“The traditional anesthesia cart is usually intended to serve multiple patients throughout a day or even over a number of days,” Dr. Bowdle said. “Although we can ask providers to take off their gloves and gel their hands before touching the contents of cart drawers and bins, this is really very difficult for providers to remember to do, especially during a very busy case.”
Dr. Bowdle said there was promise in anesthesiologists using case packs, similar to the single patient case packs for surgical supplies, although this was not described in the guidance. “Currently, the case pack approach to supplies is not typically used in anesthesia practice, but I think we need to consider it and try it,” he said.
A survey sent in December 2016 to 130 SHEA Research Network members to collect data on infection prevention and control policies and practices among anesthesia providers in the OR setting had a response rate of 45%, Dr. Munoz-Price wrote in the guidance. Of the 59 health care epidemiologists who responded, 35.6% reported infection prevention and control policies specific to anesthesia practice in the OR at their institutions, she wrote.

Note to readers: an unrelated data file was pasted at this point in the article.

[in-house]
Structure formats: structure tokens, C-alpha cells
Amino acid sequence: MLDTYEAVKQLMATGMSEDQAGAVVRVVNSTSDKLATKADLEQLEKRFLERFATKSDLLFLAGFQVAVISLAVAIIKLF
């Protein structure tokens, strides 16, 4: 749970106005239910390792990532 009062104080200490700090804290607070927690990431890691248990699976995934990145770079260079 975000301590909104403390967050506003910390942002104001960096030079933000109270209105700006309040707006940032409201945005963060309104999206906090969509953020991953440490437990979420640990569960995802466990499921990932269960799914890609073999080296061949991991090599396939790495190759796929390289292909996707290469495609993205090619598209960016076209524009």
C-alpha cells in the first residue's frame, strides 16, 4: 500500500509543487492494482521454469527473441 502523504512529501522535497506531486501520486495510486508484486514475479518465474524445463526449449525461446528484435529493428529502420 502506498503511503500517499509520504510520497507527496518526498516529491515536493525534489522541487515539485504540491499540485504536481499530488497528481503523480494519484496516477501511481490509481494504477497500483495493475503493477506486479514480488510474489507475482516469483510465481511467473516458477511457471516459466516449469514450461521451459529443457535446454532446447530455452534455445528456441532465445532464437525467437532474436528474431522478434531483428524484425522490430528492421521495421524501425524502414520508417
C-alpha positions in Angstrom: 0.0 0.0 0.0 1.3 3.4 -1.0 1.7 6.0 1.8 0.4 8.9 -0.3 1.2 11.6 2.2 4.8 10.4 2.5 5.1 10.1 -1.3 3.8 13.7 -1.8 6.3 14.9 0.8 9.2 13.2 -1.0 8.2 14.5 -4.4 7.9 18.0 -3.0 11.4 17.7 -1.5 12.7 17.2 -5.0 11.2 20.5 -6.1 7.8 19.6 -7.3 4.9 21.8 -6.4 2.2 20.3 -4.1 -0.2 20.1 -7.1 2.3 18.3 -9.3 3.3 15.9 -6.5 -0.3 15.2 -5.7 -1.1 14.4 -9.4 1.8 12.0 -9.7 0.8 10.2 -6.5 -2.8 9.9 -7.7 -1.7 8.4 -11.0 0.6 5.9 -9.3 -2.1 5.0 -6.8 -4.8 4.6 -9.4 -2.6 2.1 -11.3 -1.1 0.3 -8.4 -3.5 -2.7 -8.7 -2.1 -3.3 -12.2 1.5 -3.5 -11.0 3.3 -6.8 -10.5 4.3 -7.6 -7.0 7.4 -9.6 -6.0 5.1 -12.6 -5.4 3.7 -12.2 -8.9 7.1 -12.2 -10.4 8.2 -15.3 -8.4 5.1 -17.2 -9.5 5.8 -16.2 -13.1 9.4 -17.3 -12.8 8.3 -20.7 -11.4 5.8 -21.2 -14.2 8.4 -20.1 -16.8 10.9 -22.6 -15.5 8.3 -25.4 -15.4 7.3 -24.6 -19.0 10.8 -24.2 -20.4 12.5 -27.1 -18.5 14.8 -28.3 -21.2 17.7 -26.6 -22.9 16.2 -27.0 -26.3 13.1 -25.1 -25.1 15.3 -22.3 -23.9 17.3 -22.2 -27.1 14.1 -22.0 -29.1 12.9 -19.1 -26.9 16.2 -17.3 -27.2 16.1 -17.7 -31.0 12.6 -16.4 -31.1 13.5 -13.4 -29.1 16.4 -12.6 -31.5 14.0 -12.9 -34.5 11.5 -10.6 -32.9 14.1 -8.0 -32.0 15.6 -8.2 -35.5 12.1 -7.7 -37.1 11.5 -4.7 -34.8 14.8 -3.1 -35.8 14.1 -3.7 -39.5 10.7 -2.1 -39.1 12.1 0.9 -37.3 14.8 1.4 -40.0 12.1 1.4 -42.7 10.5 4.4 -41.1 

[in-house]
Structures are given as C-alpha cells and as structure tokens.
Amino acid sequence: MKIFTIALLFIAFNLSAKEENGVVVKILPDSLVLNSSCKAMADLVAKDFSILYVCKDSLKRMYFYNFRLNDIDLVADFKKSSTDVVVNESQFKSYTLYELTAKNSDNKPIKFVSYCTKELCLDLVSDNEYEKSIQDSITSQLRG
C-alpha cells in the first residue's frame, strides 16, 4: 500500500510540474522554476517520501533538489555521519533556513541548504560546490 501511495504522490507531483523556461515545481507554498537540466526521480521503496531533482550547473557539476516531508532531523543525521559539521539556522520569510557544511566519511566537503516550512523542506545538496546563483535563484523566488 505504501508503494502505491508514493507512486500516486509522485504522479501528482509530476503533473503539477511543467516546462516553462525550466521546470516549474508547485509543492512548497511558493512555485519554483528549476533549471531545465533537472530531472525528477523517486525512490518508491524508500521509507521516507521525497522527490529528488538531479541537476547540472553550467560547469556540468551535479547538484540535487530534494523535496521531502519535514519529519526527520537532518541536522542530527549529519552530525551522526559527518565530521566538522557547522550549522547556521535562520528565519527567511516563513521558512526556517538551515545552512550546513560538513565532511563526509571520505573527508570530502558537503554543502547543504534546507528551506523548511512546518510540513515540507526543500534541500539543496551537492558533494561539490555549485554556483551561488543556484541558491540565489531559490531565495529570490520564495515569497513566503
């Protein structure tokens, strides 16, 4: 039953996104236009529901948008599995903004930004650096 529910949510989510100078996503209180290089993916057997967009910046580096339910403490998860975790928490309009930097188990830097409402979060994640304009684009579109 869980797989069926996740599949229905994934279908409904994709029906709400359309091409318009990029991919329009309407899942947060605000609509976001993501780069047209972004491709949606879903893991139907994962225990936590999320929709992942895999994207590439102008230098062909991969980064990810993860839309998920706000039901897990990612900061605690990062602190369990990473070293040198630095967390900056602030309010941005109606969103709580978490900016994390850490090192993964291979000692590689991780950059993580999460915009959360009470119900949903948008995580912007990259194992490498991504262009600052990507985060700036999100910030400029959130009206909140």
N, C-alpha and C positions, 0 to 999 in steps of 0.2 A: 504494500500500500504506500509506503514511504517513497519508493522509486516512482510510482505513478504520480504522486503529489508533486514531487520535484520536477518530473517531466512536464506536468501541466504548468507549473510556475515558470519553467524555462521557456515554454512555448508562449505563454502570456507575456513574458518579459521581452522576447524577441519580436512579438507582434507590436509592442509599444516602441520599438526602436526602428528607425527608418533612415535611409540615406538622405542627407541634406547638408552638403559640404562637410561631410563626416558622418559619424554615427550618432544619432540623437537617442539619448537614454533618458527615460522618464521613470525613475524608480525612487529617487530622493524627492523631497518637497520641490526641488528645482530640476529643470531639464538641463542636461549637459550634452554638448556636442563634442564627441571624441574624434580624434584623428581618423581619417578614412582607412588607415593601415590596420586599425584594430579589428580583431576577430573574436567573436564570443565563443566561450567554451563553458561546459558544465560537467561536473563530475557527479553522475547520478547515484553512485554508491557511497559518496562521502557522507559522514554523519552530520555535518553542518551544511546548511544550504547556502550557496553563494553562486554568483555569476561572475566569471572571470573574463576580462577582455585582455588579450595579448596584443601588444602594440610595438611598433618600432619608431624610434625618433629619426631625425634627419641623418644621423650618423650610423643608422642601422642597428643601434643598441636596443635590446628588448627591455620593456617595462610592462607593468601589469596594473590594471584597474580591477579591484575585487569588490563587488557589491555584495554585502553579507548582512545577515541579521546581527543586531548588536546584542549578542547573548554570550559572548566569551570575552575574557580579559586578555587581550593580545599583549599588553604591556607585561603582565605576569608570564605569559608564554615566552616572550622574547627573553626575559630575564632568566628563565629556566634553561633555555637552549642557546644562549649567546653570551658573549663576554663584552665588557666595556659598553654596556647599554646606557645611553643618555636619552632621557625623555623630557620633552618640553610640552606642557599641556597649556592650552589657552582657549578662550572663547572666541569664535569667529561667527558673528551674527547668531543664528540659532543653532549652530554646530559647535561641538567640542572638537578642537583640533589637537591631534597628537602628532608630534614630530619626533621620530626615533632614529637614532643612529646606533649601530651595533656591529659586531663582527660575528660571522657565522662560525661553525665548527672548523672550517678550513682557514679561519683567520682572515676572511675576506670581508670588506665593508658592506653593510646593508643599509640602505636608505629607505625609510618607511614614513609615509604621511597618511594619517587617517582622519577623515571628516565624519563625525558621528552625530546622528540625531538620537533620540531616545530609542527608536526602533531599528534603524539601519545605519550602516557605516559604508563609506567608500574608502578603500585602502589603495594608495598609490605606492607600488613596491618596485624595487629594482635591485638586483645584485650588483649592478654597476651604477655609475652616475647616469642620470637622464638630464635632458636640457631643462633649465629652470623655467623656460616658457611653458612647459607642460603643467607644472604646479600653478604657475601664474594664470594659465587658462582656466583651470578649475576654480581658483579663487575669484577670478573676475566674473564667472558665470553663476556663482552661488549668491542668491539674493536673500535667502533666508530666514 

“The response rate of the survey was very low, especially among anesthesia providers,” Dr. Munoz-Price told Anesthesiology News. “This is telling us that infection control interventions are not a priority for anesthesia providers. The few providers that answered the survey mentioned that infection control practices are not standardized and are not monitored regularly in their institutions.”
Dr. Edmiston noted that the authors of the guidance are not shy in pointing out the difficulty in implementing many of the recommendations. He suggested that there needs to be an anesthesia champion within the anesthesia department, similar to existing surgical champions, “who, in a collegial fashion, works with the infection prevention personnel and can effectively communicate to his peers the pathway to process improvement.”